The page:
Paul Guyot, aka the Ink Slinger, has an excellent post on the importance of the discipline of writing. He’s right, you’ve got to have a routine, and above all the goal is words on a page.
Tom Schulman (Dead Poets’ Society) said, in The 101 Habits of Highly Successful Screenwriters:
A teacher once said to me, “You have to go to work just like a grocer. You unlock the doors at whatever hour, turn the sign over, walk in, and start working.”
Treat it with the professionalism and dedication of a paying job, and it will become a career (if it isn’t already). Well, that’s my theory. I’ll find out if it works eventually.
I followed up on my post in September and wrote a Credo recently. I allowed ideas and thoughts to flow without any bollocking from the internal sergeant censor. 3,000 words later I was a bit wiser. It’s interesting the patterns that emerge when you try this exercise. I suppose one could view it as self-indulgence, but for me it was instructive, and useful.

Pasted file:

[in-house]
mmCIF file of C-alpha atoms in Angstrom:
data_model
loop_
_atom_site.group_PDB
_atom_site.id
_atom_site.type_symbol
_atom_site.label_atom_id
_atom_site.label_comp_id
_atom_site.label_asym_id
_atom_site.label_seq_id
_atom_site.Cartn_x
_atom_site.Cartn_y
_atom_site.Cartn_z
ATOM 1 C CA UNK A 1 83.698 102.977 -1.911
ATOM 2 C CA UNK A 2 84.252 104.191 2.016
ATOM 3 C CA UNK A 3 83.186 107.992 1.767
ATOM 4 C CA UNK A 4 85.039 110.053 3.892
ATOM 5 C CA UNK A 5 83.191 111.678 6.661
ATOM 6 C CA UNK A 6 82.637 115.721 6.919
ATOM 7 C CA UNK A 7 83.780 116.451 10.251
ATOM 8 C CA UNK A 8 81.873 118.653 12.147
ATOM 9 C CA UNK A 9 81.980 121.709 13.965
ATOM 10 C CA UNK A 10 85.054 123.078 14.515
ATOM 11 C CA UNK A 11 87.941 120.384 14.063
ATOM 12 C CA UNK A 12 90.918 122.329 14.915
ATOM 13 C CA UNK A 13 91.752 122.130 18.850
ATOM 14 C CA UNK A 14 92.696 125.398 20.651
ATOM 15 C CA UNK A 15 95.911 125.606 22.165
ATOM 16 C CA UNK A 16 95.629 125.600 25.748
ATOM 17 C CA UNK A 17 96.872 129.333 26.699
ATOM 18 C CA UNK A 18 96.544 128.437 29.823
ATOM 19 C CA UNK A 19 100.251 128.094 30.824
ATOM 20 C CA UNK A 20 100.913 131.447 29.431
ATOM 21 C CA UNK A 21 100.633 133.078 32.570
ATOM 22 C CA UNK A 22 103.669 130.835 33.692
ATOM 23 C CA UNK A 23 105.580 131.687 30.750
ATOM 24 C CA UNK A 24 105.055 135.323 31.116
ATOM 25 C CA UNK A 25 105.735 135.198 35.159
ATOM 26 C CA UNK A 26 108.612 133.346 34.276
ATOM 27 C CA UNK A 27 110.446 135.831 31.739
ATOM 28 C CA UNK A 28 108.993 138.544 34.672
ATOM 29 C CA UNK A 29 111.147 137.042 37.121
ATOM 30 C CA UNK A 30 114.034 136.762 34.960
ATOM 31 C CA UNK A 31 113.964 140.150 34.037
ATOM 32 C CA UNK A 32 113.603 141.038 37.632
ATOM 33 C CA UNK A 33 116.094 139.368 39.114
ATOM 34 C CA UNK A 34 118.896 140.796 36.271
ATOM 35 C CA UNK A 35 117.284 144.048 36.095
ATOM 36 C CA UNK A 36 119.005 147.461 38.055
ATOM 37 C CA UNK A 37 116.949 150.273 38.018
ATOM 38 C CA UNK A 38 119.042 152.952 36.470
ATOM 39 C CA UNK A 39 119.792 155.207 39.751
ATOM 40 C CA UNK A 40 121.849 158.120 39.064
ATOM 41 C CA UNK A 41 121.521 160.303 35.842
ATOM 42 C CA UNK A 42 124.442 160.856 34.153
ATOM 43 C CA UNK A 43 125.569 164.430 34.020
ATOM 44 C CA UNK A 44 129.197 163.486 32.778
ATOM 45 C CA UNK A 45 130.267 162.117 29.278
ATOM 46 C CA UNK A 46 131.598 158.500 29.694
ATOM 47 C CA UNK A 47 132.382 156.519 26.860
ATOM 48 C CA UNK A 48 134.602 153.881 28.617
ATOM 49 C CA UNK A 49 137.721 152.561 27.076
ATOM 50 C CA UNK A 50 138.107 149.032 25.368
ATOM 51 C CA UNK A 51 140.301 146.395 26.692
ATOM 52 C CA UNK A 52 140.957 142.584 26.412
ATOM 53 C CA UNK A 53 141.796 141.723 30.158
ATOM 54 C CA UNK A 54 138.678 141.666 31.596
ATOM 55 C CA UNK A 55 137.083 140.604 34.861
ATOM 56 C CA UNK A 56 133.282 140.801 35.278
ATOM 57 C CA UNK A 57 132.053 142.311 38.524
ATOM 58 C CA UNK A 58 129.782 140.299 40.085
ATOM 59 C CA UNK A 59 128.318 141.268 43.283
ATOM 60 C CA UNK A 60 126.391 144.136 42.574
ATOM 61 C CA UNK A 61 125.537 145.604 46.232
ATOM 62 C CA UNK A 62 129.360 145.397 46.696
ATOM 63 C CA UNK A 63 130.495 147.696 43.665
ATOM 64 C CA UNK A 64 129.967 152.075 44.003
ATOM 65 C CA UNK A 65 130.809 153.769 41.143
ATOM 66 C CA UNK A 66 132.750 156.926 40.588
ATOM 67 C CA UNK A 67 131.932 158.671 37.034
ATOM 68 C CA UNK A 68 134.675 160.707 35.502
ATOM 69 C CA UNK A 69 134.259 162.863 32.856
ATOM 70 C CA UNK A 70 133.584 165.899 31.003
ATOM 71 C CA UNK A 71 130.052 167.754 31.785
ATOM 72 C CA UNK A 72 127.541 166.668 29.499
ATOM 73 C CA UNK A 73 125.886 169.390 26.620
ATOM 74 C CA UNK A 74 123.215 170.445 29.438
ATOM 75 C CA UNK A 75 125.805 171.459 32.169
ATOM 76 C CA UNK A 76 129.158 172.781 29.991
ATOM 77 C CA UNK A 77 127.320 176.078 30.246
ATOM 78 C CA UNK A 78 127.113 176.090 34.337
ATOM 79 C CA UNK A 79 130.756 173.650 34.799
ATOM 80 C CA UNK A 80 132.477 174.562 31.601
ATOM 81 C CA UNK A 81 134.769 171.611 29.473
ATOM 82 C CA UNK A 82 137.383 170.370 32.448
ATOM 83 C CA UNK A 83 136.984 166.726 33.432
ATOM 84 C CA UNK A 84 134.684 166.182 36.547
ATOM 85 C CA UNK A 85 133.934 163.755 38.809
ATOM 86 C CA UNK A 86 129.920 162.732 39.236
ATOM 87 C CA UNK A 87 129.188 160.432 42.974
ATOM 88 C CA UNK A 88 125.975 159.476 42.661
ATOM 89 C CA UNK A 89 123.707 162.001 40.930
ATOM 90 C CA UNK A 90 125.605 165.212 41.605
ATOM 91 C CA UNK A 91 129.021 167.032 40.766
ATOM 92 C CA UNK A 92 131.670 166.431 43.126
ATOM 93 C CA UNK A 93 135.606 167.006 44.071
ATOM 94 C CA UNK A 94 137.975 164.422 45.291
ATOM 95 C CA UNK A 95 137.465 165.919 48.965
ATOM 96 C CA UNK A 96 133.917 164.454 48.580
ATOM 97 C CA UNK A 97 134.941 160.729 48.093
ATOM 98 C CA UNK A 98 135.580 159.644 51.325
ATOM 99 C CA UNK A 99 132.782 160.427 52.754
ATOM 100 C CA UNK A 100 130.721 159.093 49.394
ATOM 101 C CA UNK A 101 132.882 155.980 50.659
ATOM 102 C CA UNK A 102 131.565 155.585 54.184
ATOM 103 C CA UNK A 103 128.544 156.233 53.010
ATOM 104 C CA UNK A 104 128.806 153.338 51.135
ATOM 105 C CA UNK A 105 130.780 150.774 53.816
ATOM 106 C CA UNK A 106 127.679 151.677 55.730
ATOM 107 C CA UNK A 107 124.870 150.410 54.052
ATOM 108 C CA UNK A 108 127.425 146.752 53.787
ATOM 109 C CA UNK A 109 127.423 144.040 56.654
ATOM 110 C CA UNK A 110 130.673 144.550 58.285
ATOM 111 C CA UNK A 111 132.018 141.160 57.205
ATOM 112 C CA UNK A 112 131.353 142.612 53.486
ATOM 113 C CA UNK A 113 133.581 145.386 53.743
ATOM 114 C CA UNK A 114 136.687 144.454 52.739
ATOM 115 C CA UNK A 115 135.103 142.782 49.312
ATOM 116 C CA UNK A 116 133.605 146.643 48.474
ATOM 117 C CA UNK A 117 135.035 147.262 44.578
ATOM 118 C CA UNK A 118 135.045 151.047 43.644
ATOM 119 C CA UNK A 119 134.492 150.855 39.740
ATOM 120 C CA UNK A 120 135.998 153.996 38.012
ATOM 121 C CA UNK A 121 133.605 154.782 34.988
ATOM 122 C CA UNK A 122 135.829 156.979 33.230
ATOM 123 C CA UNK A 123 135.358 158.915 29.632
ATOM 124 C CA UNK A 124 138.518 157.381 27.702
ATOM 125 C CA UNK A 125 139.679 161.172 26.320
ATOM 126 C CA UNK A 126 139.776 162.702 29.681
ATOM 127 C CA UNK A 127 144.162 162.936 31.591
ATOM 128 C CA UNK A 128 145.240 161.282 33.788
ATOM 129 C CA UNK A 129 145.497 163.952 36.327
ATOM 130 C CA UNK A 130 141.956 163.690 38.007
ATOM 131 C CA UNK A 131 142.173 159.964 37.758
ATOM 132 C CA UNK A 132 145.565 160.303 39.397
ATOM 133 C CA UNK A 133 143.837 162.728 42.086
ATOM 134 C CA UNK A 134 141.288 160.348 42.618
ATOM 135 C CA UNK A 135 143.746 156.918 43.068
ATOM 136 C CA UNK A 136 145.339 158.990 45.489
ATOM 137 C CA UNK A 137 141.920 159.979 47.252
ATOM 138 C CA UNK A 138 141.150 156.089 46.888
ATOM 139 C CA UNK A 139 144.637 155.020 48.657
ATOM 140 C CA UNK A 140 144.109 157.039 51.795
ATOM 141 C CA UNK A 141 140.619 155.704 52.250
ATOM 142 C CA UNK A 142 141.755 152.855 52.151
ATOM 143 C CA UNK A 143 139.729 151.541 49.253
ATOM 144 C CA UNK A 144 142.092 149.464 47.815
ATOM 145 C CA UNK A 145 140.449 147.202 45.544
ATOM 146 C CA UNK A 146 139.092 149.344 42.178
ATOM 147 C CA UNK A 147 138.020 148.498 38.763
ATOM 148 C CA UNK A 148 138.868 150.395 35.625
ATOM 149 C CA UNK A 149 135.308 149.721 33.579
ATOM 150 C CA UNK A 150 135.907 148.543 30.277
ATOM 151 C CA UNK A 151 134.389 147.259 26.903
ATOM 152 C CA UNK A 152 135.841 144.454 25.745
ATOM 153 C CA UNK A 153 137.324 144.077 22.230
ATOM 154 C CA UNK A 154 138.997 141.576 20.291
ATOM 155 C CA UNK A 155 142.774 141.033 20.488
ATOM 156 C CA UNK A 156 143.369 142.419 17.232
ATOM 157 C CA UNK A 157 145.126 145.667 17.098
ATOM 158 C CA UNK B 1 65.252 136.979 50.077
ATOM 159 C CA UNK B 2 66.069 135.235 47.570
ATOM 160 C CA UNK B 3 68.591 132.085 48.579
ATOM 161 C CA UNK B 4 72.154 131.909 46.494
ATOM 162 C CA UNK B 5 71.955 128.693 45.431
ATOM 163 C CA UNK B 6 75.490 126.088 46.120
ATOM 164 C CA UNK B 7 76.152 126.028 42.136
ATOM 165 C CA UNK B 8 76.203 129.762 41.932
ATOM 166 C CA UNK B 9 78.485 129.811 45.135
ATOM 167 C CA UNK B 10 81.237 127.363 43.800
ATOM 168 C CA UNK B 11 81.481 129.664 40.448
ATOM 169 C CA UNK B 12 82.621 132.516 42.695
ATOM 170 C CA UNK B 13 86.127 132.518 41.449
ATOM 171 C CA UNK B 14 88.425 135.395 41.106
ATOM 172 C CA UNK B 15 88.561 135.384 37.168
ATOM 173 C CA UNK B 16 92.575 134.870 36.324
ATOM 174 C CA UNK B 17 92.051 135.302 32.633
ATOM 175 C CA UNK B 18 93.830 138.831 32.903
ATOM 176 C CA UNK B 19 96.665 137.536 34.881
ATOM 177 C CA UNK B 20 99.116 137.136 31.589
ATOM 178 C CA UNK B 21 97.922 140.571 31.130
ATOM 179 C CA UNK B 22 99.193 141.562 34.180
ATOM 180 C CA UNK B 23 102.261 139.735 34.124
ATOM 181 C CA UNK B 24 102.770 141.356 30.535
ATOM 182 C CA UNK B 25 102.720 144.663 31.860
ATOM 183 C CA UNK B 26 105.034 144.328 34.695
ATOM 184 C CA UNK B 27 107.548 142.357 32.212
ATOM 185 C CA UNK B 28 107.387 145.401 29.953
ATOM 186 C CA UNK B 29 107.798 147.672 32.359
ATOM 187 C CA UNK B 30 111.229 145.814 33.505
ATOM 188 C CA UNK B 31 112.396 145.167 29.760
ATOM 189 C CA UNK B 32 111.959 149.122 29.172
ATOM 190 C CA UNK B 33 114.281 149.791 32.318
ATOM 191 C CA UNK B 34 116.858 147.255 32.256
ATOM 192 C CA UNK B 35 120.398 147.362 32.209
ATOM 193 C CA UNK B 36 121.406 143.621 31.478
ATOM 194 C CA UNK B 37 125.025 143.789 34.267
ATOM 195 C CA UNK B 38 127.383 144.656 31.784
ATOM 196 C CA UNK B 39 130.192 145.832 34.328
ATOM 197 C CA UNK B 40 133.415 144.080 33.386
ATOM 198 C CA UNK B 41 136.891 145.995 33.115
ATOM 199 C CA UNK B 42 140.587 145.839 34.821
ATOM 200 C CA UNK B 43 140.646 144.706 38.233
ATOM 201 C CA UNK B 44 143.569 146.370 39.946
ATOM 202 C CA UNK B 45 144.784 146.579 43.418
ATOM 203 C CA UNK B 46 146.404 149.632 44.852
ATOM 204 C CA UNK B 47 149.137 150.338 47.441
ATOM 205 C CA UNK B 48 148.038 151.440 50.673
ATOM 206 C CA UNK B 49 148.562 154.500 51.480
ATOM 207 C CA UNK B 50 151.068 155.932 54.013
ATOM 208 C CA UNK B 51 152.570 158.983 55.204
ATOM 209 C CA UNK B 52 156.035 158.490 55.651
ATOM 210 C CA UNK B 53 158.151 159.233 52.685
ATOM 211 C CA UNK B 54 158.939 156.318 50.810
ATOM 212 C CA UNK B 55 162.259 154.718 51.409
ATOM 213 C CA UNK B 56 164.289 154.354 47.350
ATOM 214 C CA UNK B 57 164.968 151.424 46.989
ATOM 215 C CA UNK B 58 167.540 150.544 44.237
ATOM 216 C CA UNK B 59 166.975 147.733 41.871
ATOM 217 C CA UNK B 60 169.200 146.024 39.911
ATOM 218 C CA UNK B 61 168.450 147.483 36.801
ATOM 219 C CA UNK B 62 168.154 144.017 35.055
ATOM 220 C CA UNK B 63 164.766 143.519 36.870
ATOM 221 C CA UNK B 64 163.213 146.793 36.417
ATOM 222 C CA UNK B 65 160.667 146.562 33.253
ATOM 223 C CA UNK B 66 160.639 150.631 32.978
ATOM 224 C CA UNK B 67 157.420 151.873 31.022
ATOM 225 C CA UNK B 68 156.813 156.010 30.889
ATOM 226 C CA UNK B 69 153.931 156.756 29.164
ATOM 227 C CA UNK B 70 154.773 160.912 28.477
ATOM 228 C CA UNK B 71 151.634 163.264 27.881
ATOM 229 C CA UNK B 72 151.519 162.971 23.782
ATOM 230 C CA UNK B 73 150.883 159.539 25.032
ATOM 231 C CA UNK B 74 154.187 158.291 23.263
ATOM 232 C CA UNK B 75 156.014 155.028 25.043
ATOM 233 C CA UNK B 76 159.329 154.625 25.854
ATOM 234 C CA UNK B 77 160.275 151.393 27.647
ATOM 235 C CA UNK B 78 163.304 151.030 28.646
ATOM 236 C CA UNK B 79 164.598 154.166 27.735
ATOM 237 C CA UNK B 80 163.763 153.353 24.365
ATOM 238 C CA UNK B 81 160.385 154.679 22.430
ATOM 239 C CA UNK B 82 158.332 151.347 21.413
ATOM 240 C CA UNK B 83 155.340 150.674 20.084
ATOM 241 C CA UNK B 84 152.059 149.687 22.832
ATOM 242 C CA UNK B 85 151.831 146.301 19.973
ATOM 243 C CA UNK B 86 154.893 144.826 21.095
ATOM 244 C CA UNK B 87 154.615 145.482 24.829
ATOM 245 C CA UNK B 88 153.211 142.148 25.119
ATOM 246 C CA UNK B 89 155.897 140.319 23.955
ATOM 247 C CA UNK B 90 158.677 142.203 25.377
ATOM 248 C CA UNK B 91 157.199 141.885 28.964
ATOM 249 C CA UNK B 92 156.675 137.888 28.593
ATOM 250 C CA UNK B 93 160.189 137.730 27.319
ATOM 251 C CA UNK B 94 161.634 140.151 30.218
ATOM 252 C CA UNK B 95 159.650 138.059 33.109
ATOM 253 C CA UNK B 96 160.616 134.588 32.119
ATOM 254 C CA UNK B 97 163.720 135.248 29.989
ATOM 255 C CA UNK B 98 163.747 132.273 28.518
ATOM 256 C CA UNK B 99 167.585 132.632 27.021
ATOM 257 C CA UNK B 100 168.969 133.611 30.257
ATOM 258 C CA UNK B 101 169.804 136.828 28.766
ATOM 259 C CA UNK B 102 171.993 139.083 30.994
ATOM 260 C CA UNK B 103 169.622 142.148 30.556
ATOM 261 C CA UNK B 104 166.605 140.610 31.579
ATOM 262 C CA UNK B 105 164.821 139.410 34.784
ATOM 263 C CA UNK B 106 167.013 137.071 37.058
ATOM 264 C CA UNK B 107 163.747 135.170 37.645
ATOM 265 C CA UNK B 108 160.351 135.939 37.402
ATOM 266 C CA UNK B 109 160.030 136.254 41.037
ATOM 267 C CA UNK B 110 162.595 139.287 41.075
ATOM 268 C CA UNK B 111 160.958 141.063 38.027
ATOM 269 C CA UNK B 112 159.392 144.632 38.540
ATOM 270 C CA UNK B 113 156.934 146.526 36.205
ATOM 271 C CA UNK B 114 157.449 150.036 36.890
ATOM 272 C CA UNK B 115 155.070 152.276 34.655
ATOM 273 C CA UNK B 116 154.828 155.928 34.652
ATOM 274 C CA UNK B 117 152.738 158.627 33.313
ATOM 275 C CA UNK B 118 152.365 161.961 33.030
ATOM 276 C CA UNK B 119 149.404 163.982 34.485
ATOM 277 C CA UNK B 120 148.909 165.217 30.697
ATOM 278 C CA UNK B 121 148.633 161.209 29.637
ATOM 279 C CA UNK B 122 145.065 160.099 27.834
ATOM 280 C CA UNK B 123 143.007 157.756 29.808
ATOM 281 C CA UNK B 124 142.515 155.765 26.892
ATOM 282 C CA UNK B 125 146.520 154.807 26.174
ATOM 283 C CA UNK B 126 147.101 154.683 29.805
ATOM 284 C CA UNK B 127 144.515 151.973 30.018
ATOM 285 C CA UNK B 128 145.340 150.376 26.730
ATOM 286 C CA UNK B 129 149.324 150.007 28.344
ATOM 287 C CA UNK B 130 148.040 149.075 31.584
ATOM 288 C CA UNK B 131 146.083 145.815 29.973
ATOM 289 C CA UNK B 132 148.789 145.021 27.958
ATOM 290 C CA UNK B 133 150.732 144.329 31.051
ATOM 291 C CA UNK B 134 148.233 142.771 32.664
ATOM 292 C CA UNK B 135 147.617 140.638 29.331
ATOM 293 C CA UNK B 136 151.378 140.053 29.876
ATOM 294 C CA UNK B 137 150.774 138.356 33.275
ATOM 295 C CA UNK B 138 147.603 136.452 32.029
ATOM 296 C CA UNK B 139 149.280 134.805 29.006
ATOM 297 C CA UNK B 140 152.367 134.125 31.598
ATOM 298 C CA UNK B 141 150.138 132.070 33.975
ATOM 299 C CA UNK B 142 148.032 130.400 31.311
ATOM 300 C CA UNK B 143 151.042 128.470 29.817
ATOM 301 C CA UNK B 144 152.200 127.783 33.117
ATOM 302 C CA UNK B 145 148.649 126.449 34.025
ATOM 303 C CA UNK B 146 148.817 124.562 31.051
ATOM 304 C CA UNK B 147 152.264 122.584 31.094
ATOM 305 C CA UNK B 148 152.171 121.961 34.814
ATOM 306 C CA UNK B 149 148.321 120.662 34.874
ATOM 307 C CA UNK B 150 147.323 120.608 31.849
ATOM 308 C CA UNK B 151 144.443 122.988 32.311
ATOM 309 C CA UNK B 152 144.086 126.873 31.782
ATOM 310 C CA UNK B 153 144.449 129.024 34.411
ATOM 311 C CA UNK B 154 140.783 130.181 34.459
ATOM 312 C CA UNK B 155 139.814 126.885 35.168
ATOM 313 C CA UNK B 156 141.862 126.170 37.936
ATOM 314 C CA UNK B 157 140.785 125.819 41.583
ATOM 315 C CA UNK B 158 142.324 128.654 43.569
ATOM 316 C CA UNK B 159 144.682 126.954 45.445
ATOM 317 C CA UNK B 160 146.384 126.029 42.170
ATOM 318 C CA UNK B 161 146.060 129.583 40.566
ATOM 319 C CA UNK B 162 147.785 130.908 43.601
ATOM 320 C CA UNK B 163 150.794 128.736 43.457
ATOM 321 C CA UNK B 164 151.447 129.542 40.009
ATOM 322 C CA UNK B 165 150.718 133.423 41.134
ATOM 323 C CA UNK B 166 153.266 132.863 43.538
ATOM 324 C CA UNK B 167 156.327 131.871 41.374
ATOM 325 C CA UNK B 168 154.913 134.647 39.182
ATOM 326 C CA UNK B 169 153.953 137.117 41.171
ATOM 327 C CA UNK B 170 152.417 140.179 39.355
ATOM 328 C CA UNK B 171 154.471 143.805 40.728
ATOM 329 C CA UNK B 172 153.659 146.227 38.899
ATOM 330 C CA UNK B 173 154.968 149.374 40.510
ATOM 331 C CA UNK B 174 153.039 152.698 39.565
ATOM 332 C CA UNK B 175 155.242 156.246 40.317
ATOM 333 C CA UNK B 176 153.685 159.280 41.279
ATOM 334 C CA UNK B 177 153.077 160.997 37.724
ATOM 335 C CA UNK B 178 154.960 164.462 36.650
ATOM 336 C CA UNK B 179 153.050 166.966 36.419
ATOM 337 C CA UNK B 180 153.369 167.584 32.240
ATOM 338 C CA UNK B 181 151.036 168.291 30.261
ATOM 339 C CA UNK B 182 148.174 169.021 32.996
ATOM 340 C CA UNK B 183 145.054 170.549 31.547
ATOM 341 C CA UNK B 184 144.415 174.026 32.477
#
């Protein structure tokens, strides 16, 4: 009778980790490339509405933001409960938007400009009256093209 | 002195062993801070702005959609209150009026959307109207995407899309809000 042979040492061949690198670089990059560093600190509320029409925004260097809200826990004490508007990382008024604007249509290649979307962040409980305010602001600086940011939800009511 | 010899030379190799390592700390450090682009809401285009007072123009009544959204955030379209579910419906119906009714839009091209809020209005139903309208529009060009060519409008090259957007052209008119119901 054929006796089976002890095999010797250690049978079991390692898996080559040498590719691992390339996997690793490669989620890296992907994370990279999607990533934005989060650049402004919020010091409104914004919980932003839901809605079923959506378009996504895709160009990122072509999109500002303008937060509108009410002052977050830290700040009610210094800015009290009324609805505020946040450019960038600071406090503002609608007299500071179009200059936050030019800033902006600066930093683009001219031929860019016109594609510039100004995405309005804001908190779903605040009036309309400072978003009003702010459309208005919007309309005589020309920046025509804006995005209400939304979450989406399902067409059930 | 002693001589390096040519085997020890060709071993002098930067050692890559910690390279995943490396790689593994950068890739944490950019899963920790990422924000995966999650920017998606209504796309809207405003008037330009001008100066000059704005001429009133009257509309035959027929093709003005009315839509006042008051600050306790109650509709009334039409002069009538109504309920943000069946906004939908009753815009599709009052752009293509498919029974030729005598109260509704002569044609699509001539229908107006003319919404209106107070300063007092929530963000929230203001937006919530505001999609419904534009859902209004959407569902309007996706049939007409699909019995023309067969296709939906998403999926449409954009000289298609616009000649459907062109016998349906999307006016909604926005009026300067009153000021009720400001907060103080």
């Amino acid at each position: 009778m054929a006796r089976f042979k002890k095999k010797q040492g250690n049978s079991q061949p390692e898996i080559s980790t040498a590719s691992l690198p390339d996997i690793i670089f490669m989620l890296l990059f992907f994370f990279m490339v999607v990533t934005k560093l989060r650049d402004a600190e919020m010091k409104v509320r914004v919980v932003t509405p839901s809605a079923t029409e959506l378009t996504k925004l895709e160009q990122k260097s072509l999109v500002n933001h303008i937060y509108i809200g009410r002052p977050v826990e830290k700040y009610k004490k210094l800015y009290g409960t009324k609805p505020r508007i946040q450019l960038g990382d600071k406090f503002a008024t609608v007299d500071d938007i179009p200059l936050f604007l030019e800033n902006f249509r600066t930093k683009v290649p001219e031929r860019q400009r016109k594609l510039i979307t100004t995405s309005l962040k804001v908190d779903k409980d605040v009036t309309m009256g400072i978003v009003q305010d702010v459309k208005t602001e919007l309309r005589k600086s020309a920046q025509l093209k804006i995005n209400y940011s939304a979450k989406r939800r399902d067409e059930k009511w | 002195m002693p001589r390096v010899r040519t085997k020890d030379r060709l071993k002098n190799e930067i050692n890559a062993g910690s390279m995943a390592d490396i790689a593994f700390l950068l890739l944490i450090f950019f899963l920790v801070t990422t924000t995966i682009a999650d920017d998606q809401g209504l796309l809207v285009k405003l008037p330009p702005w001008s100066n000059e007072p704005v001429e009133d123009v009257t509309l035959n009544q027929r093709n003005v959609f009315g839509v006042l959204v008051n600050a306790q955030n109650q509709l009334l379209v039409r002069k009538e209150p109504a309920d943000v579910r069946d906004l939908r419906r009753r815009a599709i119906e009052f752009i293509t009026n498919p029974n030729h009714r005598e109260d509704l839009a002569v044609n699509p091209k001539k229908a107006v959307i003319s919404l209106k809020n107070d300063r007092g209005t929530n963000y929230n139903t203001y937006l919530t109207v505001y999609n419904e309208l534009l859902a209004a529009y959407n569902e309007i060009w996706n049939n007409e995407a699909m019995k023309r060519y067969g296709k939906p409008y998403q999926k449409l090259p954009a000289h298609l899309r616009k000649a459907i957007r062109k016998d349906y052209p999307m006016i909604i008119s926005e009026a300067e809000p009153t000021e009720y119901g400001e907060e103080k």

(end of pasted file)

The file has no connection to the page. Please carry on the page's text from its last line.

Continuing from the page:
The major realisation I came to was that I would never motivate another person the way I motivate myself.
I understand the importance of pointing out the positive and highlighting strengths. With friends I underscore achievements, and stress how they can be built upon. Weaknesses are discussed as opportunities for advancement – once you’re aware of them you can transform them.
When I motivate myself it is often in a negative fashion. I look at what I’m not doing, I berate myself for missing goals, and I flog myself over my writing. I only see what I’m lacking, my weaknesses, and the level of craft I haven’t achieved yet.
I’m amazed I get anything done.
So, that’s going to change. There’s nothing wrong with a bit of mental ass-kicking – I need that sometimes – but you catch more words with honey than vinegar.
Not that I’m going to go easy on myself (I am goal-oriented and ambitious), but I will change the way I encourage myself.
This is one of the benefits of having a routine. You sit down, and you have to write. The quality can always be improved upon. It’s not a hobby, it’s a job.